As a mother, you may be on the fence about getting a reverse mortgage because you are uncertain about how it could affect your children.
Two reasons that some mothers are hesitant to get a reverse mortgage is that they are concerned about leaving some type of legacy for their heirs, and that their children will be responsible for paying off the loan.
Obtaining a reverse mortgage will not play out the same for each woman nor will each woman use a reverse mortgage in the same manner. But for many families, a reverse mortgage can actually give grown children peace of mind knowing that their mother is not a financial burden. And, it can give mothers financial peace of mind knowing this, too.
Informing Your Kids
Whether or not a reverse mortgage is the right financial option for you is a very personal decision and based on many factors. In most cases, it’s a good idea to discuss this option with your children and explain what this will mean for them before making your final decision.
Another suggestion is to invite your children to your required reverse mortgage counseling session before you complete your loan application. Questions may arise and the counselors are well equipped to provide factual reverse mortgage information.
The Role of Your Children
Heirs won’t need to repay more than the home is worth at the time of sale. If the borrower has passed away when the loan balance comes due, the heirs or estate may repay the debt by selling the home. It is important to note that when the property is sold, the borrower’s heirs will not have to repay more than the home is worth at the time of sale.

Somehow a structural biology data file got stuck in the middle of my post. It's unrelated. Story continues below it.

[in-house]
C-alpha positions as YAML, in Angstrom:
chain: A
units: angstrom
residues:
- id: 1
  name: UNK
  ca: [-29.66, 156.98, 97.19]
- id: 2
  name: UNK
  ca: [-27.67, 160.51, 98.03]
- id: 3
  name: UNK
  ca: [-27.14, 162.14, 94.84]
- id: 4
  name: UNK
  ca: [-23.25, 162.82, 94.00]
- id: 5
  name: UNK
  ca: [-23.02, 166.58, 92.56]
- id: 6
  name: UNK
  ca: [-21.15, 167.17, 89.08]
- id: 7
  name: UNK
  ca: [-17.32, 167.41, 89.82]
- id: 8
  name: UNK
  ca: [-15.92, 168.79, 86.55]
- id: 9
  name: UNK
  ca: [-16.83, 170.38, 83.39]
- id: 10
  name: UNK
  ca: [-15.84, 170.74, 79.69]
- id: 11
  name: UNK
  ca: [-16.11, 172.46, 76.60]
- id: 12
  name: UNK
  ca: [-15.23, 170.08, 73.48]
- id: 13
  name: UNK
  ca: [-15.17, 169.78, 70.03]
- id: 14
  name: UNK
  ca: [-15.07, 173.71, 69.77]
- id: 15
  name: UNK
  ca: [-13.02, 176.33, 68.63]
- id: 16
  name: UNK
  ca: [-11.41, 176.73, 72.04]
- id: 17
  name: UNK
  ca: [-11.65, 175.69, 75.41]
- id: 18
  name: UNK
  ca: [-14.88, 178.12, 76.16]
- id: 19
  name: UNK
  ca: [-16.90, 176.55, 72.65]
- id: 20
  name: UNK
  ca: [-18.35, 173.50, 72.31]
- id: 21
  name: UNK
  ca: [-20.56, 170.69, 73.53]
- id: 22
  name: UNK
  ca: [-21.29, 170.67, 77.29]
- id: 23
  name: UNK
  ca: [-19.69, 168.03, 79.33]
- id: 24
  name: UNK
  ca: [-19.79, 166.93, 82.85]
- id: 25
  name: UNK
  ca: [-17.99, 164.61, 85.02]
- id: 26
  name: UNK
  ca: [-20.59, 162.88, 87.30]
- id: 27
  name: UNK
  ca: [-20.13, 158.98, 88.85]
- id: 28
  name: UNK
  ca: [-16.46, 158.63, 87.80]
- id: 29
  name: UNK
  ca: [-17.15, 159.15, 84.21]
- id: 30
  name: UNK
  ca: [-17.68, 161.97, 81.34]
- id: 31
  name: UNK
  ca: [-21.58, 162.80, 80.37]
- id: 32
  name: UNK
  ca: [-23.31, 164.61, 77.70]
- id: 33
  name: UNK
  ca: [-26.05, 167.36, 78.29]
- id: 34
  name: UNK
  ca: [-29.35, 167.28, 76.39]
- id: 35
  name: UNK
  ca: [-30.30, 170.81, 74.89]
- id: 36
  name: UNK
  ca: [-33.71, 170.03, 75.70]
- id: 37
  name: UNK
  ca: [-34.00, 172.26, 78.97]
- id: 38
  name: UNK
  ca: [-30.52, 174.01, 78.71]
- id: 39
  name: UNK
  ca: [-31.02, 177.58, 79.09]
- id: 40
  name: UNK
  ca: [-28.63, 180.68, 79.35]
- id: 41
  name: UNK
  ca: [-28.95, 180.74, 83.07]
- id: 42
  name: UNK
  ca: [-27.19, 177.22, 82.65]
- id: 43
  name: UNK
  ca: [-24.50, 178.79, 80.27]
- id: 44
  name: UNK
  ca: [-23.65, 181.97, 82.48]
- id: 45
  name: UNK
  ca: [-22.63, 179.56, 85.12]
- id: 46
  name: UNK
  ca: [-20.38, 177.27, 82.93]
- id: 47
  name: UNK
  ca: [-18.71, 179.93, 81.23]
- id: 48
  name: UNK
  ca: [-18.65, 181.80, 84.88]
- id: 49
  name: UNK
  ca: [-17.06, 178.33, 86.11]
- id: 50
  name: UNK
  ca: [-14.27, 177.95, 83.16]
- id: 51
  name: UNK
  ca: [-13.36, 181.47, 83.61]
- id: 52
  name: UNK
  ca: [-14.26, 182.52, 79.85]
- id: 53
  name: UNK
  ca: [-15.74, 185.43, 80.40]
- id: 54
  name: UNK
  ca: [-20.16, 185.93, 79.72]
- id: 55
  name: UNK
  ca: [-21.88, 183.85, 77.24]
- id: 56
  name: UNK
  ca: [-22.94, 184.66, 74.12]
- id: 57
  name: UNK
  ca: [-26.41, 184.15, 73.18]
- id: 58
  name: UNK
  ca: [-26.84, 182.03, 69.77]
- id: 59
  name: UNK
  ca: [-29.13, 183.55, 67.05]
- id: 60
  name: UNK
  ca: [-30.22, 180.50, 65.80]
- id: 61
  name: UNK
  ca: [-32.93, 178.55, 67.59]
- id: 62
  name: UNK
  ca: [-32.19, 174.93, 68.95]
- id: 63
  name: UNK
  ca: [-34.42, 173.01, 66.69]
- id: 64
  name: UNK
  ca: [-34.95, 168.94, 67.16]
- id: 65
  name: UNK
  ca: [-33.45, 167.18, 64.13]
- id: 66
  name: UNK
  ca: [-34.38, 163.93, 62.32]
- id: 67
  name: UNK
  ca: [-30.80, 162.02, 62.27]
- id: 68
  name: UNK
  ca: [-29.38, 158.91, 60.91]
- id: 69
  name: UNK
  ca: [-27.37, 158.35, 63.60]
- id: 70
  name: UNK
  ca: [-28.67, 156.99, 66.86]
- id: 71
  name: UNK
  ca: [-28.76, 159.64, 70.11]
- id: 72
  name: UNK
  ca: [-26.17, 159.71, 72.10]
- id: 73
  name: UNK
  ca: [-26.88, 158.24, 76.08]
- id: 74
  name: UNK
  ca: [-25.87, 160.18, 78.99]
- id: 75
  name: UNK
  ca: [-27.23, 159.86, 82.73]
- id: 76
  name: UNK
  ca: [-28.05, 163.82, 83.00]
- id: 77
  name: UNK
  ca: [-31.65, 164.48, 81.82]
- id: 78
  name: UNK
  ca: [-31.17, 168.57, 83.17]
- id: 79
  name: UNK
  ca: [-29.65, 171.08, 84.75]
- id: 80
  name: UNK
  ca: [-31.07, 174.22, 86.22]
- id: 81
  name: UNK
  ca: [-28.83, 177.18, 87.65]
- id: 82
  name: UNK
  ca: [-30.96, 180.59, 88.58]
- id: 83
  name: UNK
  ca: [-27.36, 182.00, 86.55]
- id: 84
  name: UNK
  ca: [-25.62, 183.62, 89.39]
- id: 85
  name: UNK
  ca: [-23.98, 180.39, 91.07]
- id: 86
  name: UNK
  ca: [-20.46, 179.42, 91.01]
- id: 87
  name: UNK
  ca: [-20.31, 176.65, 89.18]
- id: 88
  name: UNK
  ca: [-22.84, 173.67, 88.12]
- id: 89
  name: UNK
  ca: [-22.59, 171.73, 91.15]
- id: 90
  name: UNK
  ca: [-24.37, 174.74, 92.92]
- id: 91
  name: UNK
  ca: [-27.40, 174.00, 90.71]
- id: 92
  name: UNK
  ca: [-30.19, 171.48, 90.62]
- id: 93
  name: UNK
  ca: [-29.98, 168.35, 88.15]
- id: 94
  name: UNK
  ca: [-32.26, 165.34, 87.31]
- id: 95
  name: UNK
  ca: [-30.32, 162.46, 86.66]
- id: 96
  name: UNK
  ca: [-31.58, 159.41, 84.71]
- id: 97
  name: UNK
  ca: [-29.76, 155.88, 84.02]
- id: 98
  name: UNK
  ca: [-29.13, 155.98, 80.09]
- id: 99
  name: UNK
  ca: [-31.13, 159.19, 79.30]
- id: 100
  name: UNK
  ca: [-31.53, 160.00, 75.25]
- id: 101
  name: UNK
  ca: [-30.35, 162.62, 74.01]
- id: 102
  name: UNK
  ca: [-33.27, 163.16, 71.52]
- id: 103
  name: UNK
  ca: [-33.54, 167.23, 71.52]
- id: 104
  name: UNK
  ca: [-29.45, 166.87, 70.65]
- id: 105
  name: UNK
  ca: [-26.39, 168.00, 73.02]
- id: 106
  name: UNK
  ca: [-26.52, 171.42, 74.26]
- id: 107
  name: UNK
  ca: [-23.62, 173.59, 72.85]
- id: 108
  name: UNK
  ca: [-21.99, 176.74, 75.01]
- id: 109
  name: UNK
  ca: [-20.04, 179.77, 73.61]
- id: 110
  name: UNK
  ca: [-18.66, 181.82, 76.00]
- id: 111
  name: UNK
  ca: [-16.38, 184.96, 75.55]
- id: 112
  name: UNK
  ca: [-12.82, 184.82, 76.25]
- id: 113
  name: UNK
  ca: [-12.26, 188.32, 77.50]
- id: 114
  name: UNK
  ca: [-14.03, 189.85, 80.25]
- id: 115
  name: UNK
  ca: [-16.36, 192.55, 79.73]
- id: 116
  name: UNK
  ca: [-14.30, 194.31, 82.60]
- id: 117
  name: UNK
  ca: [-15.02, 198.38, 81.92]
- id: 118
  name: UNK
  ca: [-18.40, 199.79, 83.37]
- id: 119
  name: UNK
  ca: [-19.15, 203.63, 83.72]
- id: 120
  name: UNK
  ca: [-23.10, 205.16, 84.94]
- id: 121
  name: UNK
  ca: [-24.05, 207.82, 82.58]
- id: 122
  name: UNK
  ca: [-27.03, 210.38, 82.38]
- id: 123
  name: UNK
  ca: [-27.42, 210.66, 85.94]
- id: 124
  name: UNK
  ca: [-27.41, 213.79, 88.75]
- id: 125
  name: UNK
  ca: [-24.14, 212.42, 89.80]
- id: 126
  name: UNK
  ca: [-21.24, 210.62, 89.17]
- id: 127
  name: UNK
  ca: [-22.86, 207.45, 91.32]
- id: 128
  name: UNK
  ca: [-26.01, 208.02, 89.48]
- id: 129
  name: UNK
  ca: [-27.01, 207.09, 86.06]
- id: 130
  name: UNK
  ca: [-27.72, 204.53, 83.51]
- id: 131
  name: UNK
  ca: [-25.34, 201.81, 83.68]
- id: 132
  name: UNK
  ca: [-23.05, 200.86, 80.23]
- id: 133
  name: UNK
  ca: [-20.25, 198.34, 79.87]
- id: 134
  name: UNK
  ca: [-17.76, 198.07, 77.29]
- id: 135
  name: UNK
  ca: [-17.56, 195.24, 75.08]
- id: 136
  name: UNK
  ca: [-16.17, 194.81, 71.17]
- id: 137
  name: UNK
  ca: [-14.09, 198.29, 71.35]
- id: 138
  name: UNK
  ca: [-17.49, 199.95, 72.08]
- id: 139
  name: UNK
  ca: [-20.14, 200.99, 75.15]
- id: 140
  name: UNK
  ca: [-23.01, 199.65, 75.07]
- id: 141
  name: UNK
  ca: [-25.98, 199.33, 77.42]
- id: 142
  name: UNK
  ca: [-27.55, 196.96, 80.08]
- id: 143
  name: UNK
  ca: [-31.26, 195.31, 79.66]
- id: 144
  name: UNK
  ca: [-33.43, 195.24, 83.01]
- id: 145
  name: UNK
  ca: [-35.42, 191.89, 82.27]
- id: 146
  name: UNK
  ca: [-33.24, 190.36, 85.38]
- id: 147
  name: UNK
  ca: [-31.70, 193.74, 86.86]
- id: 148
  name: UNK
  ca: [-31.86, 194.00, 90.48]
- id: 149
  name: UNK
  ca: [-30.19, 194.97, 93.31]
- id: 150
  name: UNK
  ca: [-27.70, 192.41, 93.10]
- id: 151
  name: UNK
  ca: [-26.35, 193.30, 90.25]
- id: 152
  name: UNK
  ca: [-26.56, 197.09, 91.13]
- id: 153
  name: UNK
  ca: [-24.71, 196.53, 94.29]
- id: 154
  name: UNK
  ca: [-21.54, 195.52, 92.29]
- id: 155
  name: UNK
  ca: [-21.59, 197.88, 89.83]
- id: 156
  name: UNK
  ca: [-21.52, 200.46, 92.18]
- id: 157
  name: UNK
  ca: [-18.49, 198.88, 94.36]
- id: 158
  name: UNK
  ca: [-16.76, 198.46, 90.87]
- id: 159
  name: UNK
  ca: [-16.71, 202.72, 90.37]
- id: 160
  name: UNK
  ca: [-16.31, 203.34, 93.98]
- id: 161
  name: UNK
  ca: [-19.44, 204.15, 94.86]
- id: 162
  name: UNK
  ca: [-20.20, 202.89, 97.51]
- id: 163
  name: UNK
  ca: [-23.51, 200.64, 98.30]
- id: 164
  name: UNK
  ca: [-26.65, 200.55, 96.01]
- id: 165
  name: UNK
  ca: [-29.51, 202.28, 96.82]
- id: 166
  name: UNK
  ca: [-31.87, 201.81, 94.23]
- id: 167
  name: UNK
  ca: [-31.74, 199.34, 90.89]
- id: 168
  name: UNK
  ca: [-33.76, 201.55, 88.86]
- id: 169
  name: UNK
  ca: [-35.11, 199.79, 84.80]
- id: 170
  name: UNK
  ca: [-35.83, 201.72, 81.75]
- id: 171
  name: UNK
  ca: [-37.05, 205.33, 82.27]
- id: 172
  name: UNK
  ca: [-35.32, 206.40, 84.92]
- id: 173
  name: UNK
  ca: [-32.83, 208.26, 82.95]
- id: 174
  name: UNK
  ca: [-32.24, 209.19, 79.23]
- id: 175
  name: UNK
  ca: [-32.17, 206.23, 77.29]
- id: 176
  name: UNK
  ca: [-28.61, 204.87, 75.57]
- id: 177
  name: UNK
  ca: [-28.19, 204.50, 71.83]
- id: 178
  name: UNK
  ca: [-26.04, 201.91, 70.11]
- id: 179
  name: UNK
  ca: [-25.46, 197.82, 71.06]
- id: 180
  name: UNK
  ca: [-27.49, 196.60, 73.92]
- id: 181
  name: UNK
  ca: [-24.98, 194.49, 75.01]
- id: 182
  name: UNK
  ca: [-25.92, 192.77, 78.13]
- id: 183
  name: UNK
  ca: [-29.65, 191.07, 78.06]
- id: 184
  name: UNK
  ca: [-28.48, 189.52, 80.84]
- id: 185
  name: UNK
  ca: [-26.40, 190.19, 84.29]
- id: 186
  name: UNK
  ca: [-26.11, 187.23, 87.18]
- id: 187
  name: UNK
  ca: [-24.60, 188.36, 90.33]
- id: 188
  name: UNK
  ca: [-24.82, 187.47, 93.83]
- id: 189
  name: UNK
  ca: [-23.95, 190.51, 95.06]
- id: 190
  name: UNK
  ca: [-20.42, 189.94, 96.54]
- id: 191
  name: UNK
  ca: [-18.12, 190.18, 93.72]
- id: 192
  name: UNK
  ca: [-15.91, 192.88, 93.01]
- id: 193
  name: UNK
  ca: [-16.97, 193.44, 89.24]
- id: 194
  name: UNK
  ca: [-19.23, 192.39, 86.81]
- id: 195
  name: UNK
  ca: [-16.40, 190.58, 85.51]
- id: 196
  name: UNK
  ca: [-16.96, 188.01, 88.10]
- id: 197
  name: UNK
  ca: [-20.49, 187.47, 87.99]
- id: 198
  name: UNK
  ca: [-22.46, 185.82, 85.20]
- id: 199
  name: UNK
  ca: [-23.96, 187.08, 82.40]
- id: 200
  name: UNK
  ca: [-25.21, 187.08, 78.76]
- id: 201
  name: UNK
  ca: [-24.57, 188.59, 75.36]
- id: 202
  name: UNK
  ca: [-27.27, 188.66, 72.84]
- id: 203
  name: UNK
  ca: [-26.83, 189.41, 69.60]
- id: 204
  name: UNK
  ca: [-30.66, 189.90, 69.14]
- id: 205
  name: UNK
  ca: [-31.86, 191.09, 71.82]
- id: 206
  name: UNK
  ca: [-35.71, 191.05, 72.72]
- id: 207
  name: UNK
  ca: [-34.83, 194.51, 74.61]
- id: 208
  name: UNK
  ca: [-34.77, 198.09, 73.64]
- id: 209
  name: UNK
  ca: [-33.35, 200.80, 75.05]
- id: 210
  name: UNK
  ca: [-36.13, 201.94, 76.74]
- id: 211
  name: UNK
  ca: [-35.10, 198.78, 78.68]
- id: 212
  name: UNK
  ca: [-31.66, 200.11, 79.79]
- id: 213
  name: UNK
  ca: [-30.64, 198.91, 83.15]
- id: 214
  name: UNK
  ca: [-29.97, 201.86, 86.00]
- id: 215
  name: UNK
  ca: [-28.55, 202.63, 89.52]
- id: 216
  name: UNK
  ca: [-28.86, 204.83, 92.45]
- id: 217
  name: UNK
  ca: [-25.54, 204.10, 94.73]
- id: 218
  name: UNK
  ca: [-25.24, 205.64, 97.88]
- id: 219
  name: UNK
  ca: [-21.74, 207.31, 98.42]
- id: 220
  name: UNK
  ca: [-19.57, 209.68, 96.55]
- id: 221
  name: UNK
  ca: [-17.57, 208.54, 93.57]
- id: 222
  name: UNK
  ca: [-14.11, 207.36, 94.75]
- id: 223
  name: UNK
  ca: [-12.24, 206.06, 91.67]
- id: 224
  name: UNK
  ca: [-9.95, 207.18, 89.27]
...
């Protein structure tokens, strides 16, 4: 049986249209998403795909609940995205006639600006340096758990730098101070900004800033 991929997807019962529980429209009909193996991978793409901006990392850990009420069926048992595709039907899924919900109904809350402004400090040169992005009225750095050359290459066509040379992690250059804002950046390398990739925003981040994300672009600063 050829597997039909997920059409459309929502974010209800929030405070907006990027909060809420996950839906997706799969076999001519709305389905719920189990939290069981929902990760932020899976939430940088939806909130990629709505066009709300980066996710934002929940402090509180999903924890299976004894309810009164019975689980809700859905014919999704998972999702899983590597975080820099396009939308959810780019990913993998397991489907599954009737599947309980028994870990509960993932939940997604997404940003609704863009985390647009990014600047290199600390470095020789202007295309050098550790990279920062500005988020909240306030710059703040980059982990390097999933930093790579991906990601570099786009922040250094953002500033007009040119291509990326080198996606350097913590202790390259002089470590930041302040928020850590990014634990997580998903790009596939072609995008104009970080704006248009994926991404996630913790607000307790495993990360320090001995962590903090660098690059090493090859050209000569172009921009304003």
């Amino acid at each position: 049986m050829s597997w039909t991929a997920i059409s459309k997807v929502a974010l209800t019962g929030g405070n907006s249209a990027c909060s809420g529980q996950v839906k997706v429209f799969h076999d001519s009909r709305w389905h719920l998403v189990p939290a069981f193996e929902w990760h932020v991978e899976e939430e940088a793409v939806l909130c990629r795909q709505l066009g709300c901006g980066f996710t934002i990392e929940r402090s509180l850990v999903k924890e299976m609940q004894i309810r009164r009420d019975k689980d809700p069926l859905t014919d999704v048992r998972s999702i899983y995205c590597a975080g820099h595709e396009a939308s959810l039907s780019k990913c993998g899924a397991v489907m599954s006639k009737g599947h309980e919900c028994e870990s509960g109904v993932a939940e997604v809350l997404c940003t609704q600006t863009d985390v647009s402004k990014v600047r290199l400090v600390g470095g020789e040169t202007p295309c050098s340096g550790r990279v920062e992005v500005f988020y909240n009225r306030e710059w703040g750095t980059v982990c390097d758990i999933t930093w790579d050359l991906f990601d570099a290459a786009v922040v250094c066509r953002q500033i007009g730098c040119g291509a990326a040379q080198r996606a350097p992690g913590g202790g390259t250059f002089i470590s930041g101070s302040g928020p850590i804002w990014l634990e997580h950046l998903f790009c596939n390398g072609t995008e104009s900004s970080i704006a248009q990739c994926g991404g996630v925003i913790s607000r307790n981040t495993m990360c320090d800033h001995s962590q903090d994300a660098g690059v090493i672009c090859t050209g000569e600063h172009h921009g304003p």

Federally-insured HECMs (Home Equity Conversion Mortgage) come with this very important feature. However, if the borrower’s heirs would like to keep the home once the borrower passes away, they can choose to pay off the full loan balance using other funds and keep the home. It is a good idea for your heirs to move as quickly as possible at this time to potentially preserve any equity that remains in the home. Any additional proceeds that are left over after the loan is repaid will go to the heirs.
Of course, if your children live in your home with you, it’s important for them to understand that the loan will become due if you pass away or move, and they will be impacted by the loan balance coming due.
If you’re a homeowner, age 62 or older, looking for more information on how to talk with your family about your decision to get a reverse mortgage or how it could impact them, please contact a Finance of America Reverse mortgage specialist.
This article is intended for general informational and educational purposes only, and should not be construed as financial or tax advice. For more information about whether a reverse mortgage may be right for you, you should consult an independent financial advisor. For tax advice, please consult a tax professional.